Hello and Welcome to October! This series is my attempt to start cataloging all the interesting articles, industry reports, whitepapers, and news that I read every month, related to technology and data science.
The relentless march of technology into our lives is always very fascinating. This video (Evolution of the Desk) by BestReviews made me very nostalgic to the things that used to be on my desk at work, but aren’t anymore because they are either in my smartphone or in my laptop now.
Another great video to warm up with is Hans Rosling giving a reporter a piece of his mind (Video Link). The dialogue starts with the refugee crisis in Europe and ends with Dr. Rosling explaining the curve (with the big fat middle) using World Bank and UN statistics. If you are already very competent in the art of making a data-driven argument, the time spent watching the video will definitely reinforce the need for basic common sense.
I have heard the name of Edward Tufte three times this week, so it must be a sign. Policyviz invited him as a guest on their podcast a couple of weeks ago. (Episode #21: Edward Tufte) To know about him, listen until 27 min or so. And to listen to his thoughts on where data visualization is headed, start from 27 min until the end. He mentioned Google Flu. When I was listening to him, I wasn’t really sure if he meant to use the word “Google” as a verb or a noun. So I assumed it was both and I googled “Google Flu”.
I found this very interesting paper published in Science (The Parable of Google Flu: Traps in Big Data Analysis). This paper deserves a reading but here is a gist. In 2008, researchers at Google decided that they wanted to launch Google Flu Trends (GFT) to locate outbreaks of the flu based on people’s search terms. They published their essential idea in Nature and claimed that their algorithm would be able to track and locate flu outbreaks 2 weeks faster than CDC’s estimates. But that didn’t quite work out. This paper goes into details on why GFT failed so badly. They deconstructed problems within two wide areas – big data hubris and algorithm dynamics.
The Association for the Advancement of Artificial Intelligence is celebrating its 25 year anniversary. To honor that, AI researchers at Rutgers have compiled a stunning overview of the field of AI. They collaborated with all the well known researchers in the field to create this. This is worth the full 30 min (or lesser if you are more awesome than I am) read.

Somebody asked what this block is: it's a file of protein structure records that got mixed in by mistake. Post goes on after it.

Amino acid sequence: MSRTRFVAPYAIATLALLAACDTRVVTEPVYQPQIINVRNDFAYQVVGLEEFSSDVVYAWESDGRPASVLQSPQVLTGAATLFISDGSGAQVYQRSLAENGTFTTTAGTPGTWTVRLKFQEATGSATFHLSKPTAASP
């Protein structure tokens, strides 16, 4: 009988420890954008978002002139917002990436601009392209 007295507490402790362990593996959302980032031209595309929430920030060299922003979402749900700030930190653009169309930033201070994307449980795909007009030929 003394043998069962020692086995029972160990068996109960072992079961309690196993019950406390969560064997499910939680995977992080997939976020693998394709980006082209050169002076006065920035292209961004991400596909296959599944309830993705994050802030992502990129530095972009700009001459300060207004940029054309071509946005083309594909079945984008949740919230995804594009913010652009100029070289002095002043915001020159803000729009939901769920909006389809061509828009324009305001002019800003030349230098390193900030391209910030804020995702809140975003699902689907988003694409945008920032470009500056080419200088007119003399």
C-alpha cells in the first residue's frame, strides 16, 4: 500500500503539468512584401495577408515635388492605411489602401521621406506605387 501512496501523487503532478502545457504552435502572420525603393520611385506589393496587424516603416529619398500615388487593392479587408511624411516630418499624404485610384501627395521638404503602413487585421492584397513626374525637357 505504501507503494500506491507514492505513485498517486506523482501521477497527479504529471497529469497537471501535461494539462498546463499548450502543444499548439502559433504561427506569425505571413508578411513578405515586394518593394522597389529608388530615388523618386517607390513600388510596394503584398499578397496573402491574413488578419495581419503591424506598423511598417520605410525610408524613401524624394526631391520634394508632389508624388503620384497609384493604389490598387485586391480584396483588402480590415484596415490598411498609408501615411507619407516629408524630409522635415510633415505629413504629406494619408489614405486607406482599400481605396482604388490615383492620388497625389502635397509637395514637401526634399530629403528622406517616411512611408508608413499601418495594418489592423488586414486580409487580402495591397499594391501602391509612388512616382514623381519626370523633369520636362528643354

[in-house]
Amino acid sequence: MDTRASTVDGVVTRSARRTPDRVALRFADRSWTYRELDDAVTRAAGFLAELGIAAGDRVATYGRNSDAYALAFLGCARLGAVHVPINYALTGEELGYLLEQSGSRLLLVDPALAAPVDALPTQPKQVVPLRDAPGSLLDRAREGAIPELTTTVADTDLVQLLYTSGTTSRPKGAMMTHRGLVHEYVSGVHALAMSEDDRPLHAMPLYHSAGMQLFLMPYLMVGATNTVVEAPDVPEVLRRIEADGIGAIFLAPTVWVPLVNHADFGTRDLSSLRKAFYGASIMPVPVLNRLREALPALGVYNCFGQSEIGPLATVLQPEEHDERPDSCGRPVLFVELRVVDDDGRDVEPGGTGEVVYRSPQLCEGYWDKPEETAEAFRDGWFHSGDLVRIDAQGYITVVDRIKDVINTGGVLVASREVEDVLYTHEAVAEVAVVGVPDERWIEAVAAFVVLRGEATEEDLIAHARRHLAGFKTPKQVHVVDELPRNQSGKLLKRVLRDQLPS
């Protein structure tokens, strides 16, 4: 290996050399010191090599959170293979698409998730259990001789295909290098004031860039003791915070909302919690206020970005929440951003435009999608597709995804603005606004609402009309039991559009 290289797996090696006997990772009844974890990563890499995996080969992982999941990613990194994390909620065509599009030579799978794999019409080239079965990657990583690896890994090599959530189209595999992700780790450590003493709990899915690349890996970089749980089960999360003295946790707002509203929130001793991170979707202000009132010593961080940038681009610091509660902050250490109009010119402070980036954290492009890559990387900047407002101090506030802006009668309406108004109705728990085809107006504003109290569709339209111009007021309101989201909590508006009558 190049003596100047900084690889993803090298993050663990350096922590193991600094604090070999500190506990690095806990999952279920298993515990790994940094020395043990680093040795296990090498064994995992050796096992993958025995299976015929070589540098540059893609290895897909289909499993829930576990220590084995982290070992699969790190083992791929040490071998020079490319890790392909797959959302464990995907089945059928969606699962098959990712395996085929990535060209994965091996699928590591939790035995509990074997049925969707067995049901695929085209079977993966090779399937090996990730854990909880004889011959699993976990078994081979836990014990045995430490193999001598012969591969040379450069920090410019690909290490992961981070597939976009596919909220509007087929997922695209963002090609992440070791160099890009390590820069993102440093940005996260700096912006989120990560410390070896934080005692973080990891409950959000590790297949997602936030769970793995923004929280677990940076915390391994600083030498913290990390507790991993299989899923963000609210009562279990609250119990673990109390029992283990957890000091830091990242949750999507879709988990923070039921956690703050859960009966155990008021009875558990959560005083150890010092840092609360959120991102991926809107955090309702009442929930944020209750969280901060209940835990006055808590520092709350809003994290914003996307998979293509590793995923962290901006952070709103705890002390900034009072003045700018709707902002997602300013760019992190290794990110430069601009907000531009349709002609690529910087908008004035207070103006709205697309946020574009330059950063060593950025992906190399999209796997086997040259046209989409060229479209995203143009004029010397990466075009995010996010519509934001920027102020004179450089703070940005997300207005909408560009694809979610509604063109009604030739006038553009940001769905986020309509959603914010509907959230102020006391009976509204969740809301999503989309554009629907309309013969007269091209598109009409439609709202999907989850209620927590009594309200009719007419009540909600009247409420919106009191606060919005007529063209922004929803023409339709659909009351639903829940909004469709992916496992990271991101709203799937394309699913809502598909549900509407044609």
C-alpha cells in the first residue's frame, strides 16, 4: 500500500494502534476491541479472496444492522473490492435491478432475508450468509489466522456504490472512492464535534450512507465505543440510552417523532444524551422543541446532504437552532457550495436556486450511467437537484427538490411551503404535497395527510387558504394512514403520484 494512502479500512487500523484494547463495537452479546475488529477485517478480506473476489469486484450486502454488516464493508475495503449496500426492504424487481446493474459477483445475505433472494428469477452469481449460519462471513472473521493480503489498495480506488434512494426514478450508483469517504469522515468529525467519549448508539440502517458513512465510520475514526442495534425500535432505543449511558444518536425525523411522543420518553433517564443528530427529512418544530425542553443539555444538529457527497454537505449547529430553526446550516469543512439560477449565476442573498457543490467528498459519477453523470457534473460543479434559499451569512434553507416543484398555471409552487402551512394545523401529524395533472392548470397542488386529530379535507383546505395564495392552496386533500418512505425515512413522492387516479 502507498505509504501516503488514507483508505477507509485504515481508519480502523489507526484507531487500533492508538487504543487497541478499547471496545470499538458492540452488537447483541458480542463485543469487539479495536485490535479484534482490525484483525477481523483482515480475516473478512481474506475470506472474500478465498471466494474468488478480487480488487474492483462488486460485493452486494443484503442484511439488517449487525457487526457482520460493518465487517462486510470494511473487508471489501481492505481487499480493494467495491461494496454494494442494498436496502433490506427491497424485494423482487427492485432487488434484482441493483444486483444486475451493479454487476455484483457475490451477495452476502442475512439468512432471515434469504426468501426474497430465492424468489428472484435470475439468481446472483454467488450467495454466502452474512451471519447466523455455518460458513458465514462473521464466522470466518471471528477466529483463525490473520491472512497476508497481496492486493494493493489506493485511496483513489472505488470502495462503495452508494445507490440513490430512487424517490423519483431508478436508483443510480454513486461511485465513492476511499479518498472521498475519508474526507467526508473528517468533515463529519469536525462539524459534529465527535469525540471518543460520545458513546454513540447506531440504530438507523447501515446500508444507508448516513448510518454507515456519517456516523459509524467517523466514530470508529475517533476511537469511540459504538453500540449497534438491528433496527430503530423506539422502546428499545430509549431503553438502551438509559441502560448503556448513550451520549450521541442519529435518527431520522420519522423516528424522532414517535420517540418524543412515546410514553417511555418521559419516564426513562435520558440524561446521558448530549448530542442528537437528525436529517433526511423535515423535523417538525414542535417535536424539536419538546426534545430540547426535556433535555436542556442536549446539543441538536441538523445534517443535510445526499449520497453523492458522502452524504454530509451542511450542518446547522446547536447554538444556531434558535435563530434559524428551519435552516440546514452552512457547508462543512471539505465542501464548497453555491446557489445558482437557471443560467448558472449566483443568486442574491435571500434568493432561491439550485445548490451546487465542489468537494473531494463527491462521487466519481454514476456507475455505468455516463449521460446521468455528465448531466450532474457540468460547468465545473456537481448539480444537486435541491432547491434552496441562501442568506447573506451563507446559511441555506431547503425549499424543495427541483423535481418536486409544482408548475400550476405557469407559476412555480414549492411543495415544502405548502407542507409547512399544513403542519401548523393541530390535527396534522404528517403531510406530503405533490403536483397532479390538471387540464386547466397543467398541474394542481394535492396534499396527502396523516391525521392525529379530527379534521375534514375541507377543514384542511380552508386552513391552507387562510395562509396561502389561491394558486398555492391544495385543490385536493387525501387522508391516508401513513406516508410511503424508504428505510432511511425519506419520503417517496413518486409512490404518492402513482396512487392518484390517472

AI has creeped into our lives through a variety of applications. But we still don’t have an AI machine that can do everything a normal human can. But, humans themselves can’t be good at everything. Humans can learn too, but some humans can learn to solve partial differential equations better than learning to fix plumbing problems. And some humans can learn to sketch better than they can learn to play Jeopardy. Just like we have this inherent diversity in human ability to learn, we will continue to have that with machines as well. On a random side note, ever wondered what Watson, the supercomputer that defeated the two human Jeopardy champions, is up to now? Yes, rediscovering itself and applying itself to exciting applications.
Quoting Sebastian Thrun of Stanford and Udacity here:
Why don’t we have a single example of a truly multi-purpose robot that would, even marginally, deserve to be called artificially intelligent?
I believe the key missing component is representation. While we have succeeded in building special purpose representations for specialized robot applications, we understand very little about what it takes to build a lifelong learning robot that can accumulate diverse knowledge over long periods of time. And that can use such knowledge effectively when deciding what to do. It is time to bring knowledge representation and reasoning back into robotics. But not of the old kind, where our only language to represent knowledge was binary statements of (nearly) universal truth, deprived of any meaningful grounding in the physical world.
To end this month’s collection, here is an exceptional compilation of expert opinion on pie charts. (Should You Ever Use a Pie Chart?). The answer is: Yes and No. Yes, when you use them right. And no, when you have no clue what you are trying to convey.
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